Discrimination by Governmental Entities: Governmental units are generally bound by the same anti-discrimination laws as private businesses. However, in the case of a city, state, county or other governmental entity, the victim of discrimination may have a Section 1983 claim in addition to the underlying claim under the Civil Rights Act of 1964 or other anti-discrimination statutes.

Whistleblower Protection: Whistleblowers play an important role in society, reporting fraud, violation of safety regulations, and other misconduct that may put workers, consumers, and others at risk. Unfortunately, many whistleblowers are faced with hostility in the workplace after reporting misconduct. Some are even be penalized with termination, demotion, or other negative consequences. Many statutes specifically prohibit employers from retaliating against whistleblowers and provide a private cause of action for those who are punished for reporting illegal activity. All of the attorneys at Goodman Tovrov Hardy & Johnson LLC have experience both prosecuting and defending against claims in this complex area of law.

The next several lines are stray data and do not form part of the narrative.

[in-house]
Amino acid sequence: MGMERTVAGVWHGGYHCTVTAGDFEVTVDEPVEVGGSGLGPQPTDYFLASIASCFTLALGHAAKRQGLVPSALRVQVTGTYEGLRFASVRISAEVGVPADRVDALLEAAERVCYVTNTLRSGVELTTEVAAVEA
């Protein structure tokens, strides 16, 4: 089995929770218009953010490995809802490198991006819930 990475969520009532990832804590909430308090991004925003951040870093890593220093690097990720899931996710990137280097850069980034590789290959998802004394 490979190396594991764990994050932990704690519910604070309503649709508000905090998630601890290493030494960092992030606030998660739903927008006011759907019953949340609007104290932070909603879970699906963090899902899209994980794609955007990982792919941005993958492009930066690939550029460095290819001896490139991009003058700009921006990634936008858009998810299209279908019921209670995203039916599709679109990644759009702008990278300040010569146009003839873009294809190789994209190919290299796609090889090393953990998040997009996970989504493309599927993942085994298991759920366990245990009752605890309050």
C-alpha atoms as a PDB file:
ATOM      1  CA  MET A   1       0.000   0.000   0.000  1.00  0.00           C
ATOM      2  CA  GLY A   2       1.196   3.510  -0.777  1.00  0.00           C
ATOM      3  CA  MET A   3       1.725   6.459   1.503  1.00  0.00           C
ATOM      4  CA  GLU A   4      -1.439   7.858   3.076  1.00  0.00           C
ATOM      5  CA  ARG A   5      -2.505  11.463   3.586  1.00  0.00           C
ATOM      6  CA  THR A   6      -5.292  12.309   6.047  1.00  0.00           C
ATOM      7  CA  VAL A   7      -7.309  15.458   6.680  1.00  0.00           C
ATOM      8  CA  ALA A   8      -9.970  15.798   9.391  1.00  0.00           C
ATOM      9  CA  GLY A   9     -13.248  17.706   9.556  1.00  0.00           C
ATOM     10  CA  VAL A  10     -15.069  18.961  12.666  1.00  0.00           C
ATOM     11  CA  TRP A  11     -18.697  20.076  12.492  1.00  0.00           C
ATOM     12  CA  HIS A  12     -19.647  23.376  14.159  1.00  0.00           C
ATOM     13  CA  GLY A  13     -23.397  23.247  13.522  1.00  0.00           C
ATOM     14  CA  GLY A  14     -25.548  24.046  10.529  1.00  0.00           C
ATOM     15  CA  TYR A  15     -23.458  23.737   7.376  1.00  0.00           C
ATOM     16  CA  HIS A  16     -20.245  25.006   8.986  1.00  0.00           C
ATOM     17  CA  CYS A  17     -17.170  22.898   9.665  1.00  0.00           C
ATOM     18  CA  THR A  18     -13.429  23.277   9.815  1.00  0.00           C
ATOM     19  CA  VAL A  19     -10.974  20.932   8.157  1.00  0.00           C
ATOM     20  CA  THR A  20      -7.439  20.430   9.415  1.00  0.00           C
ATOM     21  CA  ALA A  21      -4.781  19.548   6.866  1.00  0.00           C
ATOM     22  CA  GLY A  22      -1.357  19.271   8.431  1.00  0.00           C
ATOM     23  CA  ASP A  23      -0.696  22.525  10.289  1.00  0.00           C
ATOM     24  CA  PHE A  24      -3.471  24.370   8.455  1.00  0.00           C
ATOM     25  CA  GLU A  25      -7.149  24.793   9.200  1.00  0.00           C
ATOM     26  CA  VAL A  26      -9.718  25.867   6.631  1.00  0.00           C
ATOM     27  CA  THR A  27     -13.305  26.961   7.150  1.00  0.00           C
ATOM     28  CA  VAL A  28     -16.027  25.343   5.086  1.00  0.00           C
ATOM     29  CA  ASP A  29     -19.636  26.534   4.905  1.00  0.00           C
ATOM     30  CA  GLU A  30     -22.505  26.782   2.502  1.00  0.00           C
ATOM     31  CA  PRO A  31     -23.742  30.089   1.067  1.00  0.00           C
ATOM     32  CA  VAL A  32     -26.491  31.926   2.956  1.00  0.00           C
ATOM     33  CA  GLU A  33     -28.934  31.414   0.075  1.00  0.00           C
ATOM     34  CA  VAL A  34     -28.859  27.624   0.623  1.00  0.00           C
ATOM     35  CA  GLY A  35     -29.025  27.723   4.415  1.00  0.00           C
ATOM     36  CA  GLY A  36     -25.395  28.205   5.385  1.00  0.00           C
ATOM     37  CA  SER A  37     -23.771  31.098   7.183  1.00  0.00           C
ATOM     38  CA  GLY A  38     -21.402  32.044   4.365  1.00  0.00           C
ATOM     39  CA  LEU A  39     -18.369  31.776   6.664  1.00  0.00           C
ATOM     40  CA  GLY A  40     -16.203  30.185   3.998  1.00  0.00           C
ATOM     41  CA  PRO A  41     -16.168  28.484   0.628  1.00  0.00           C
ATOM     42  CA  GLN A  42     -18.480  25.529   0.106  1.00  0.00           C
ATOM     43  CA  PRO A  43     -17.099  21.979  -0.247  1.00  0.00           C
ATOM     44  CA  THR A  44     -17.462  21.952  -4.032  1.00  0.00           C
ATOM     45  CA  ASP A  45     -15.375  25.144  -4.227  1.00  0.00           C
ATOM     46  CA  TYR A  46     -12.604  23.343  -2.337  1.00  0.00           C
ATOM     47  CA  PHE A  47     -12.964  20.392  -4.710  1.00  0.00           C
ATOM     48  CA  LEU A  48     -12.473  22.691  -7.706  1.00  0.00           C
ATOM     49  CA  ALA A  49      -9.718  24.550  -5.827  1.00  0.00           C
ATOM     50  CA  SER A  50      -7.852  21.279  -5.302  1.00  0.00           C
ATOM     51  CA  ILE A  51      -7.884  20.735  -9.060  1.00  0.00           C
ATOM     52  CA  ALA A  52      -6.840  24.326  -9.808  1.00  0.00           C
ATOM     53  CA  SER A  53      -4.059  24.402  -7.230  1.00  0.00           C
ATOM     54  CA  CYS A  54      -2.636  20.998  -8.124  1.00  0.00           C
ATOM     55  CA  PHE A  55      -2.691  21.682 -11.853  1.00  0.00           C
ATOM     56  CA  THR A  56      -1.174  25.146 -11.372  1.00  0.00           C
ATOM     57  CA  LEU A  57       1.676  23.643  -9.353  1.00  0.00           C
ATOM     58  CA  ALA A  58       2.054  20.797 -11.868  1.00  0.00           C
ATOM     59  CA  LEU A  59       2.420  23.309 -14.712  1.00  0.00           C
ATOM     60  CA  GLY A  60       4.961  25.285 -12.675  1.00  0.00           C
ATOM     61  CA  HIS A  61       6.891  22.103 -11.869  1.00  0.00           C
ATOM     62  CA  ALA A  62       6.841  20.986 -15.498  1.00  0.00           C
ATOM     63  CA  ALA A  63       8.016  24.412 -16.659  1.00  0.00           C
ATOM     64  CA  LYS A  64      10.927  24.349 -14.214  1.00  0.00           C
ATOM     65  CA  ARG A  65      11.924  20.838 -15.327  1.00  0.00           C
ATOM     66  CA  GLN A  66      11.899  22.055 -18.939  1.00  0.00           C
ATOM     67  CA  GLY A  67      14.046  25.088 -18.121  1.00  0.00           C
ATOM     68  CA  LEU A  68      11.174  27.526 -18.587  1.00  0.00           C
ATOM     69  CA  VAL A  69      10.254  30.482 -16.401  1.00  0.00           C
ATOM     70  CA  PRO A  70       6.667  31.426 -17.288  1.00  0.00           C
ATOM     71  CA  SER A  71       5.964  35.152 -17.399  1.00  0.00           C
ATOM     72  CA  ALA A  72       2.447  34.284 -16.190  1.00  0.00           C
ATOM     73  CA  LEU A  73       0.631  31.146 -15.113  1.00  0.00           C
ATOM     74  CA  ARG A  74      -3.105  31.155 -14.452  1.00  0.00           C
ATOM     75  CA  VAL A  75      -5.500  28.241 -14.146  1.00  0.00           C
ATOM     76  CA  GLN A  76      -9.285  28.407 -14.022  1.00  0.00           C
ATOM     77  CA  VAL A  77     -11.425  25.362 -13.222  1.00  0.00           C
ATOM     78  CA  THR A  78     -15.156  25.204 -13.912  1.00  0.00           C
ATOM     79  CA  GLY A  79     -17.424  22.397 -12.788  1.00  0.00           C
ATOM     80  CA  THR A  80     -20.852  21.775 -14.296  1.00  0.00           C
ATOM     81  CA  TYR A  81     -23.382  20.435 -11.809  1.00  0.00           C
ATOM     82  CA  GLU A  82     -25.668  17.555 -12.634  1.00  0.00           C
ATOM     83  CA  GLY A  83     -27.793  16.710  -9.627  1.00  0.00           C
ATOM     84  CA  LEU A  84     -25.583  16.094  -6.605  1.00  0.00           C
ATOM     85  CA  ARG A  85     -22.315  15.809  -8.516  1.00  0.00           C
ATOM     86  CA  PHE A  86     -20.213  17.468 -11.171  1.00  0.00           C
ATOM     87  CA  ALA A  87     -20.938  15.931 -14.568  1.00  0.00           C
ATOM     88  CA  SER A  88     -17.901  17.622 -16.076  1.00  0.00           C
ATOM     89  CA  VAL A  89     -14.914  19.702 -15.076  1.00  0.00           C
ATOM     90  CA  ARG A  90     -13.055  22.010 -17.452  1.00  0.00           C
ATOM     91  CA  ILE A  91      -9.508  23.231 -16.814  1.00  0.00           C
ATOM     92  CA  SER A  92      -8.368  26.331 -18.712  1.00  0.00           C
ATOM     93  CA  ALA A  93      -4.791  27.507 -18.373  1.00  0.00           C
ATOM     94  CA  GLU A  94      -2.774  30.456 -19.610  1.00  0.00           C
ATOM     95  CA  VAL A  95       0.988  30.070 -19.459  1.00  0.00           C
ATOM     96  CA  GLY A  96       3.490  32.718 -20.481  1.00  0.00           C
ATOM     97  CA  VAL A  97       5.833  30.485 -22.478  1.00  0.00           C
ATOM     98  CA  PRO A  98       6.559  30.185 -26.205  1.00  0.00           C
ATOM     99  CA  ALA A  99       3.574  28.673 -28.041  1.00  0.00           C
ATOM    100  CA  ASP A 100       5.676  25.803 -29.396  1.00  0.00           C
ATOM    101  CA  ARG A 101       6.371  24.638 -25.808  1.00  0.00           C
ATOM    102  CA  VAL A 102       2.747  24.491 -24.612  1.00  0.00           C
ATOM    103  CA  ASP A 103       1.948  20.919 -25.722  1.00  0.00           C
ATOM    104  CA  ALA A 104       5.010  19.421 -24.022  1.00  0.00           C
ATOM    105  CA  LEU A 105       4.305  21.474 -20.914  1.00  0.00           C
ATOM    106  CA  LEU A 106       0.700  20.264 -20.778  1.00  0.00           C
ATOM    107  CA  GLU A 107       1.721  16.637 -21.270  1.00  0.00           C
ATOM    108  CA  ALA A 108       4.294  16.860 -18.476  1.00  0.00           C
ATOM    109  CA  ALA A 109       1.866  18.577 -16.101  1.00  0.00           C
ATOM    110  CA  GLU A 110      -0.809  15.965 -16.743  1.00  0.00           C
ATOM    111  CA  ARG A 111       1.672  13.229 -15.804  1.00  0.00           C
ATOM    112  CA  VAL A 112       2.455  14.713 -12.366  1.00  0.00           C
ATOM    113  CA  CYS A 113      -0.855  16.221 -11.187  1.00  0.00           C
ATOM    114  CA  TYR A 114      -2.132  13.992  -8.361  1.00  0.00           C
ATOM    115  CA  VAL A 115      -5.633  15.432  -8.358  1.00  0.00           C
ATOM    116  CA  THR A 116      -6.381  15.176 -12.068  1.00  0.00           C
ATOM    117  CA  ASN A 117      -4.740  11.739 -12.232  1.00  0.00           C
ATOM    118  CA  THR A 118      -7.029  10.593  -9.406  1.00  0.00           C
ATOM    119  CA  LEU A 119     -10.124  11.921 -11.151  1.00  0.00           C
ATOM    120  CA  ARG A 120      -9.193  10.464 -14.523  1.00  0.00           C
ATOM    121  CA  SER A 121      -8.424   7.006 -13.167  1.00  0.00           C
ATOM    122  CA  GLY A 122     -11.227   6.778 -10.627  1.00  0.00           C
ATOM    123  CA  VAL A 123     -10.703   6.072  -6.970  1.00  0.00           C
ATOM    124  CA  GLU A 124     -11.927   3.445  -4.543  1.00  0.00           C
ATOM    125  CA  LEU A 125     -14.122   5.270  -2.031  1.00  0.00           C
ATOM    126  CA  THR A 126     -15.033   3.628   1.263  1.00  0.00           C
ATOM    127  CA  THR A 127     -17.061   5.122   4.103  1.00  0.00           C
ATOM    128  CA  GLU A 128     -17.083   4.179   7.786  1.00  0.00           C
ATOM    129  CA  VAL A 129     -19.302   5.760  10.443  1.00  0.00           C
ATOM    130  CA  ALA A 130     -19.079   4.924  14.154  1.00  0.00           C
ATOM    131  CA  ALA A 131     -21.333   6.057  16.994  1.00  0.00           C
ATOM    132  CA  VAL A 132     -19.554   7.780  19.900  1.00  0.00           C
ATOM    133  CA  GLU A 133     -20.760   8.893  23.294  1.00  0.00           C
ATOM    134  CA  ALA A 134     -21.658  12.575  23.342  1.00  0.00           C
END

Talk to an Experienced Civil Rights Attorney

At Goodman Tovrov Hardy & Johnson LLC, we know that civil rights violations aren’t just legal issues. Discrimination, police brutality, and other infringements can be life altering for the victim and his or her family. Our top priority is always to get justice for clients whose rights have been violated, and we’ll fight for the compensation you need to move forward.

We offer free consultations to help victims of civil rights violations make informed decisions about how to move forward. Call us at 312-752-4828.

Let’s Work Together